Quechua Communities’ Water is Toxic and Unsuitable for Human Consumption

New Study Reveals Oil Contamination

The Foundation of Quechua Communities of the Pastaza River (FEDIQUEP) has been protesting water pollution on Quechua lands for over 40 years. After years of petitioning the Peruvian government, samples were taken from their territories in October 2012. The results showed the impact of oil extraction on Quechua lands: 11 out of 12 indigenous communities’ sources of drinking water are toxic and unsuitable for human consumption.

Peru’s Ministry of Health (MINSA), the General Directorate of Environmental Health (DIGESA), and the National Water Authority (ANA) took water and sediment samples from rivers, streams, and reservoirs. The Environmental Assessment and Enforcement Agency (OEFA) took ground samples from Monte Charcras (small farm plots). The communities tested include Los Jardines, Alianza Capahuar, Sabaloyacu, Pañayacu, Titiyacu, Porvenir, Nuevo Andoas, Alianza Topal, Andoas Viejo, Soplin, Loboyacu, and Sungache.

Results gathered in February of 2013 found that Los Jardines is the only community to have clean water—owing to the fact that they get their drinking water from their local oil refinery camp. The Pastaza River, water table, and the greater ecosystem have all been affected by the presence of oil spills. Contaminants found in the samples were iron, lead, zinc, aluminum, magnesium, boron, E. Coli and related bacterial strains, and a variety of the chemical byproducts of oil refinement.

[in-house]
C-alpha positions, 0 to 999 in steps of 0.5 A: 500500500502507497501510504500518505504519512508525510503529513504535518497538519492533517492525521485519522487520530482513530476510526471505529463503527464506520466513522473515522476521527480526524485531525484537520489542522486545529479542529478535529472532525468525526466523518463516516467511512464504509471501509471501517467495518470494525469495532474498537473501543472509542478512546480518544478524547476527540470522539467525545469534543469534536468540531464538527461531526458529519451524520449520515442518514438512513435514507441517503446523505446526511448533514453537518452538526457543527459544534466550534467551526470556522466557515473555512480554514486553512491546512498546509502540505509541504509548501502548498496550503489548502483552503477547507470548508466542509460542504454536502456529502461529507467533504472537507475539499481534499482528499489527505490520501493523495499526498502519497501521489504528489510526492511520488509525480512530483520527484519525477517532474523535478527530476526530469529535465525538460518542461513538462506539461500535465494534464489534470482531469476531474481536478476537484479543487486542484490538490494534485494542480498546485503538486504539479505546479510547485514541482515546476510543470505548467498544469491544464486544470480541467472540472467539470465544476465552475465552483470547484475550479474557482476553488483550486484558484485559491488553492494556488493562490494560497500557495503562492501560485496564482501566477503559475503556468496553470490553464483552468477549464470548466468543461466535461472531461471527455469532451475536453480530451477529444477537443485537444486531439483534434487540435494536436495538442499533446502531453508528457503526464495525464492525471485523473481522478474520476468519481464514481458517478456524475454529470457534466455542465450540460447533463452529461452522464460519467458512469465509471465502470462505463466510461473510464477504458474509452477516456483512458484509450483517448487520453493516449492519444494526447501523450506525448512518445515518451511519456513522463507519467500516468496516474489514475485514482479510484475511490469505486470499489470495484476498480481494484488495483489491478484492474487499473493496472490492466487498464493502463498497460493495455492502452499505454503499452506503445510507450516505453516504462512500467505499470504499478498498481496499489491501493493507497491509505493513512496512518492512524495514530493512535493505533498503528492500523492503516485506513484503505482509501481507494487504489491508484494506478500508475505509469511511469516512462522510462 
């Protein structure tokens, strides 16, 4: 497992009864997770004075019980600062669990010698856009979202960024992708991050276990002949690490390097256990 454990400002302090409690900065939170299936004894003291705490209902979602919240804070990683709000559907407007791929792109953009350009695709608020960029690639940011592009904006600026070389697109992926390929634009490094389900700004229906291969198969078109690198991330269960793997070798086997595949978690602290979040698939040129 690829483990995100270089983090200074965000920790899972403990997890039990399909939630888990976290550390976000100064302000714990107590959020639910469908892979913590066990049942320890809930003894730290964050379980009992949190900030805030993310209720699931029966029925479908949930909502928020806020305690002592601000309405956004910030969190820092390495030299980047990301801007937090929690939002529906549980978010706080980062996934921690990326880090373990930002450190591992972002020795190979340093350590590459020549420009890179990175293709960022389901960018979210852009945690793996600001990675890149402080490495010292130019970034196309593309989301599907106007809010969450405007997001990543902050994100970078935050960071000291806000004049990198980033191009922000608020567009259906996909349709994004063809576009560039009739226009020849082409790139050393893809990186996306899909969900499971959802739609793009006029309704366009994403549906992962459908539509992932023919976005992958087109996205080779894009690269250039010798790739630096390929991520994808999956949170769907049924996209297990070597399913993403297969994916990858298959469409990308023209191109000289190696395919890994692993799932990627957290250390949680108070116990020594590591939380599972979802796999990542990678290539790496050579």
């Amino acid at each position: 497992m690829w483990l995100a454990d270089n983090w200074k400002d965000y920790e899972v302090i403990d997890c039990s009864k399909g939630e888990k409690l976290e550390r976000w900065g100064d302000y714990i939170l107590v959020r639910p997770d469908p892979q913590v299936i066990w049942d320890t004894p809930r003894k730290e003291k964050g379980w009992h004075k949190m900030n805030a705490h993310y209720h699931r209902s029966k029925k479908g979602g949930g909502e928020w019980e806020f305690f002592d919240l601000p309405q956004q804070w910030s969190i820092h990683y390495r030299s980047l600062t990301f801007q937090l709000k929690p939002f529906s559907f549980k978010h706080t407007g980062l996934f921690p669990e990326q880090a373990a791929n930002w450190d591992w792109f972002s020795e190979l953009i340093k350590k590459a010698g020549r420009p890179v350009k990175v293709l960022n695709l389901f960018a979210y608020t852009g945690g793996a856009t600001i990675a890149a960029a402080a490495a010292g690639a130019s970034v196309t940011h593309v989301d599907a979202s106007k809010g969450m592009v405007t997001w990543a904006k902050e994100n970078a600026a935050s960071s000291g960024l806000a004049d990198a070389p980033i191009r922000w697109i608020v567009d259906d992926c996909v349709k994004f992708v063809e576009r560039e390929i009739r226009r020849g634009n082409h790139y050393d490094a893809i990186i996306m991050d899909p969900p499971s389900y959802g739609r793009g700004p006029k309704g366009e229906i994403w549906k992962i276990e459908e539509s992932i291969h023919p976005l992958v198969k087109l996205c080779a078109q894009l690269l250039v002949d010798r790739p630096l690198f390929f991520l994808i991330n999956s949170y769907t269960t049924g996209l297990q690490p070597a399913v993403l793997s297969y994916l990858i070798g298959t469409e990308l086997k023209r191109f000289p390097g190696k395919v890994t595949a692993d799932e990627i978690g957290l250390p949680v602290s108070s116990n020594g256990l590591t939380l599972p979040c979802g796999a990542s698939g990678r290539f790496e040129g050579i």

Exposure in high concentrations or over extended periods of time to toxic heavy metals cause muscle pain and weakness, developmental disabilities, nausea, vomiting, diarrhea, seizures, comas, cancers and death. Long term or high dosage exposure to oil derivatives degrade the central nervous system, which in turn causes breathing difficulties, fatigue, headache, nausea, drowsiness and irritation of the skin and eyes. Lead is absorbed more quickly in children compared to adults, which causes more physical harm during critical stages in their development. Left without alternatives, the Quechua people drink this contaminated water and eat animals that feed off contaminated lands.

Putting an End to Impunity

For decades, the Peruvian government has allowed contamination of the ground in these territories at a level of 30 times above standards which are enforced elsewhere. A lack of consistent policy and enforcement has resulted in the destruction of the communities’ water sources.

Environmental monitors—in collaboration with Rainforest Foundation US—documented 50 areas that Pluspetrol claims to have rehabilitated but are still contaminated with hydrocarbons. Another 21 “remediated” areas still contain heavy metals.

The oil pipelines must be cleaned, or destroyed and replaced where they cannot be repaired. Existing wells must be disinfected and measured out with doses of chlorine, and new wells should be constructed. Rehabilitation of water systems and construction of treatment plants should be a basic requirement. Supervision is necessary to make sure the oil pipelines meet industry standards and are well maintained. On the level of policy, more control needs to be put on the practices of oil extraction so that oil companies will be held accountable for the crippling consequences of their profit-seeking.

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